An archive of works against hyper preterism aka full preterism from a confessionally Reformed perspective.

Samuel Frost is Wrong about R.C. Sproul

Sam Frost, in his attempts to portray Reformed authors as being confused on the nature of death in Genesis, now claims that the late Dr. Sproul excluded “spiritual death” from the threat. That is Sam‘s interpretation of these words from Dr. Sproul:

”Numerous commentators have tried to soften the divine warning by interpreting the “death” of Genesis 2 as a kind of spiritual death. That is not what the text says.”1

Yet, Dr. Sproul would go on to say:

“To be sure, Adam and Eve did suffer spiritual death that very day…”2

Thus, Sam reasons that Dr. Sproul would agree with his restriction of “death” to “physical death” alone, and that Dr. Sproul’s addition of “spiritual death” is “inconsistent.”

I would argue that it is not inconsistent. 

Besides the fact that Dr. Sproul, all throughout his writings, affirmed “spiritual death“, he says something in the very next sentence that sheds light on what he meant, which Sam did not include:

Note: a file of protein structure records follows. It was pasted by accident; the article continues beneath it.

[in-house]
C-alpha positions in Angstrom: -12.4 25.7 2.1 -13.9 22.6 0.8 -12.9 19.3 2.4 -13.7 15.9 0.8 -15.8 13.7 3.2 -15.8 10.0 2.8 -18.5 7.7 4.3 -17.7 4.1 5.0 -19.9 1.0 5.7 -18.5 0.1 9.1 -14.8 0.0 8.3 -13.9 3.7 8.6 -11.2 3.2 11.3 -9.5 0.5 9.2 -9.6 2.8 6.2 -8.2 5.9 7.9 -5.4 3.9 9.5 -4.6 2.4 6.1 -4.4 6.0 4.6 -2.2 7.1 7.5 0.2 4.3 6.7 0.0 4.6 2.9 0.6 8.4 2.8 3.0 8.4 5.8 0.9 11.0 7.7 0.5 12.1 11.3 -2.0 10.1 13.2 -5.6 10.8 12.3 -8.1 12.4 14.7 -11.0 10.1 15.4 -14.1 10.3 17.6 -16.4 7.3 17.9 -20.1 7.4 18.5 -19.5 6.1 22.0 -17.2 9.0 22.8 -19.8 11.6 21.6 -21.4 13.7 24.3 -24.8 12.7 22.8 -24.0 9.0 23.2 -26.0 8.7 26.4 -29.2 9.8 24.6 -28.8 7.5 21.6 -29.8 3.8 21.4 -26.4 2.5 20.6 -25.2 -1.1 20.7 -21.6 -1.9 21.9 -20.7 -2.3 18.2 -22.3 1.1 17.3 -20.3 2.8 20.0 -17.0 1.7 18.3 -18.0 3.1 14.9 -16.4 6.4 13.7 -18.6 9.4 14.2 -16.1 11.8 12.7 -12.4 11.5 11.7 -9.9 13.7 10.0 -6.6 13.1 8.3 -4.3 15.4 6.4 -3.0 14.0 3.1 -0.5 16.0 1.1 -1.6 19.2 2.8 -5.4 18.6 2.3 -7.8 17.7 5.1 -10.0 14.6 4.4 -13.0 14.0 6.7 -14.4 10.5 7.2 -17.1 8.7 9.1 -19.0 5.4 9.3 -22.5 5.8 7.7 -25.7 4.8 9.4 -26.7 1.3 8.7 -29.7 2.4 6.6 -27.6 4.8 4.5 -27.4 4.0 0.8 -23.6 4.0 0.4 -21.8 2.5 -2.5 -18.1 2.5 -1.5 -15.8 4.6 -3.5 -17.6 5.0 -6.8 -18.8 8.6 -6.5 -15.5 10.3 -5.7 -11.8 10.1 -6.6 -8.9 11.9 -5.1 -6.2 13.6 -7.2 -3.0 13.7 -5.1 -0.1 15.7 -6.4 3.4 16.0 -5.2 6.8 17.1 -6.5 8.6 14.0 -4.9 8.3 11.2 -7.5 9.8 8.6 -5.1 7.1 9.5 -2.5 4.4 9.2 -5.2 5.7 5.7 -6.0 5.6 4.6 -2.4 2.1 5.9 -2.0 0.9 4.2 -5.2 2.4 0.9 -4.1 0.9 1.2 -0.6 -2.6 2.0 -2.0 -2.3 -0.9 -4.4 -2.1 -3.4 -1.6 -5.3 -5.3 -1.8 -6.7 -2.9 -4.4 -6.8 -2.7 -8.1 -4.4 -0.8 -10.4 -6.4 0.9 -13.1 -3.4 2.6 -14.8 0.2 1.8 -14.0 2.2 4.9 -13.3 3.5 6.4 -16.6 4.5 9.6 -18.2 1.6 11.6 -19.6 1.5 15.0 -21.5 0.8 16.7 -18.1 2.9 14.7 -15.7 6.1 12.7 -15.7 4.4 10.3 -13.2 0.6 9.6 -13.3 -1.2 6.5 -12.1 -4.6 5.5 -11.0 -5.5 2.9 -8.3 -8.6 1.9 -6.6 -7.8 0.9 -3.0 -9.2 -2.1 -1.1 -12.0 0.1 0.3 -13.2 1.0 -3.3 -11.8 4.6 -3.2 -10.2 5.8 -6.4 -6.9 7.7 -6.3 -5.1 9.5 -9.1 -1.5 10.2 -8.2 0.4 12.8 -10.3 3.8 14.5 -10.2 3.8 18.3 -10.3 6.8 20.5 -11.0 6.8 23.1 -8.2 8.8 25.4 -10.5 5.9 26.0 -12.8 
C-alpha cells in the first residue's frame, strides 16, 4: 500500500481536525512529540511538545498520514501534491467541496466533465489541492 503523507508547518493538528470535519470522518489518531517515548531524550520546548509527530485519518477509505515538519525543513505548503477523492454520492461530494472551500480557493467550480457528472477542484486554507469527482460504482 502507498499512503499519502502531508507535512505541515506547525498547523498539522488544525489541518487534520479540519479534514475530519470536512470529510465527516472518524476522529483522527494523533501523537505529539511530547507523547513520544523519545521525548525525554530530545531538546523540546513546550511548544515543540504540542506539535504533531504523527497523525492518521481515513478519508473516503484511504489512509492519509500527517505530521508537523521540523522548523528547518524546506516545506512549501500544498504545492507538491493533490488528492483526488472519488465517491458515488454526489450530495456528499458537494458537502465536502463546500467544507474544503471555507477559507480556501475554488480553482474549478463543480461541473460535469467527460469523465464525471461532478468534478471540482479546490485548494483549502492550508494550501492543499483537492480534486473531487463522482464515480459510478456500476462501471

“The death penalty of which God warned was real death, death in the full sense of the word. To be sure, Adam and Eve did suffer spiritual death that very day, but God granted mercy in terms of the full measure of the penalty.”2

Notice the words “full sense” and “full measure.” Is it not obvious that for Dr. Sproul, “death“ includes both “spiritual death“ and “physical death”? If not, why speak of the “full sense“ of “death” and the “full measure of the penalty”? Read any of the standard commentaries on the Westminster Catechisms. They all speak of “death” in its “full sense”; spiritual, temporal, and eternal. I believe, therefore, that Dr. Sproul was speaking of those who exclude “physical death” from the threat, making it about “spiritual death“ alone…something that no confessional reformed author does, as far as I’m aware.

This is perfectly in line with everything else Dr. Sproul has written about the subject. He’s not being “inconsistent” on this issue. Rather, I think this is a prime example of how some people scan books looking for certain words or phrases that they can use to justify their own strange interpretations, without carefully considering what is actually said and argued; something we did a ton of as hyper preterists. 

  1. R. C. Sproul, The Holiness of God, 2nd ed. (Carol Stream, IL: Tyndale House Publishers, Inc., 1998), 114. []
  2. ibid, 114 [] []
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Sam Frost